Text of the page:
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U.S. State Department condemns Russian crackdown on large, peaceful protests

Russians turned out on Sunday for anti-corruption demonstrations in Moscow, St. Petersburg, and about 100 other cities throughout Russia, in the biggest show of force since a wave of anti-government demonstrations in 2011 and 2012. Anti-corruption crusader Alexei Navalny, whose Foundation for Fighting Corruption called for the protests after publishing information about Prime Minister Dmitry Medvedev's allegedly ill-gotten luxury lifestyle and properties, was one of the 500-800 people arrested in Moscow alone. There were no overall numbers of arrests or official estimates of how many protesters turned out across Russia, and Russian state news TV channel Rossiya-24 ignored the protests completely on the evening news.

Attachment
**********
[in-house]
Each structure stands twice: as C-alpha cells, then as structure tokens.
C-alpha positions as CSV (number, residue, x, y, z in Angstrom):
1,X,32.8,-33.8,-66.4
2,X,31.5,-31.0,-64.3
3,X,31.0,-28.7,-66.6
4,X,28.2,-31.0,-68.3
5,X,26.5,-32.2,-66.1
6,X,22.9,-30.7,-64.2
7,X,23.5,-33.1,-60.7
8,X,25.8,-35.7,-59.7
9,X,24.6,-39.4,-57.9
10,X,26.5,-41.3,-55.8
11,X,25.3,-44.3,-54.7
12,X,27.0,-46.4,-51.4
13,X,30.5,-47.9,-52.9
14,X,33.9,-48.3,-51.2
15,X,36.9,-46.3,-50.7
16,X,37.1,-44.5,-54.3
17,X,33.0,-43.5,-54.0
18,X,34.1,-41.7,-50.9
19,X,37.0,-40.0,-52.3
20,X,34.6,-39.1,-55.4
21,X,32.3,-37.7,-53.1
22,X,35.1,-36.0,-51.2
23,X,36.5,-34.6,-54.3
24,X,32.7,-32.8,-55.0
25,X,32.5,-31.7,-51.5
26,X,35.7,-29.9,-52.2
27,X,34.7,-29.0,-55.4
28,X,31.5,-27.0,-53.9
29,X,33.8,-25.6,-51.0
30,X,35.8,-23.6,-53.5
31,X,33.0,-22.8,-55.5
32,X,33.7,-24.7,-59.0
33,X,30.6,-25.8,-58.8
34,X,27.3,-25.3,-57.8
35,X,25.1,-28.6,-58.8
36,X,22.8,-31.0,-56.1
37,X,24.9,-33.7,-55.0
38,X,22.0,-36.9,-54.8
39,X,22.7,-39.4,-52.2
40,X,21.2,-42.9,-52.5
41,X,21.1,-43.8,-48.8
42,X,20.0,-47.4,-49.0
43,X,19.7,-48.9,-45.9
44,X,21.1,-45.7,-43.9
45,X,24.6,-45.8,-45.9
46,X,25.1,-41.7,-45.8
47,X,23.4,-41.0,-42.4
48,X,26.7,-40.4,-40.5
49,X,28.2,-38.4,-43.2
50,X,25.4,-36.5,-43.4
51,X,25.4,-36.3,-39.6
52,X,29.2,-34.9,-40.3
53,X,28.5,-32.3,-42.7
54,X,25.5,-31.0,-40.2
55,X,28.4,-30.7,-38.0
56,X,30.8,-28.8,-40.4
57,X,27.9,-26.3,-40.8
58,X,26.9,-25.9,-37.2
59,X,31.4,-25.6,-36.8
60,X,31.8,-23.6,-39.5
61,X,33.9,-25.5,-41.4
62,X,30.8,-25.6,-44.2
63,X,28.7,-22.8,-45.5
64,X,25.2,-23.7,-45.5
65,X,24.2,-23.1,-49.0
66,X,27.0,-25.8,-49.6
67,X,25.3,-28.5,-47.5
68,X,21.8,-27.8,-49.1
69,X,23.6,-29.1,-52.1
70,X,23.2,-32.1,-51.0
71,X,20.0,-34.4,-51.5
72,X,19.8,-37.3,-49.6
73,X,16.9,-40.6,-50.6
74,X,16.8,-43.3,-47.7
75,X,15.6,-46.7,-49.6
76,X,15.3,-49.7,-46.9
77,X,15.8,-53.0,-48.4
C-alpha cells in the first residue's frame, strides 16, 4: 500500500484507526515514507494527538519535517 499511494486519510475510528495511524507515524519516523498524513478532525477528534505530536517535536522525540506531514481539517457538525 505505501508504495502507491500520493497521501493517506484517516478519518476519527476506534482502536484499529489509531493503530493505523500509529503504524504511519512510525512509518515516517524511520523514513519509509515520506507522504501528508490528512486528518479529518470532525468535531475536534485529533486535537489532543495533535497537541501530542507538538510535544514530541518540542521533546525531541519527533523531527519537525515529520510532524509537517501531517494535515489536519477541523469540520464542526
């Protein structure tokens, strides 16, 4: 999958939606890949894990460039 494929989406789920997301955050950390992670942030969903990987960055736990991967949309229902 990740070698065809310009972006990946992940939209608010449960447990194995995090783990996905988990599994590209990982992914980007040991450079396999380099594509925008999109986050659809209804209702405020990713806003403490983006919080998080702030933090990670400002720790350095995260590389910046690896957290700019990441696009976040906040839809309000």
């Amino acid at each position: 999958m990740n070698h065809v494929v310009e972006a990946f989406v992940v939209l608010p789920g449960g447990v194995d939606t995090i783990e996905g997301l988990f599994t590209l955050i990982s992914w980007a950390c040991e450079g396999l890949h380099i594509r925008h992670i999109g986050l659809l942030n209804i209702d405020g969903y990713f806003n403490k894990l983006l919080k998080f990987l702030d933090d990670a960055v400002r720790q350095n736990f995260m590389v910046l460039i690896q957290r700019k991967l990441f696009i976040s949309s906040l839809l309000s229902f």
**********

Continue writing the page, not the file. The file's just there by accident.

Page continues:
On Sunday evening, the U.S. State Department condemned the crackdown on the peaceful, unsanctioned protests. "The Russian people, like people everywhere, deserve a government that supports an open marketplace of ideas, transparent and accountable governance, equal treatment under the law, and the ability to exercise their rights without fear of retribution," said State Department spokesman Mark Toner. The department also tweeted that it "condemns detention of 100s of peaceful protesters" in Russia, calling it "an affront to democratic values."

White House Press Secretary Sean Spicer retweeted the State Department's condemnation, but so far President Trump has remained silent. Protests and arrests were reported in Siberian towns, the far-east port of Vladivostok, Dagestan, and large cities like Novosibirsk, Tomsk, and Krasnoyarsk. You can watch CNN's report of the Moscow protest below. Peter Weber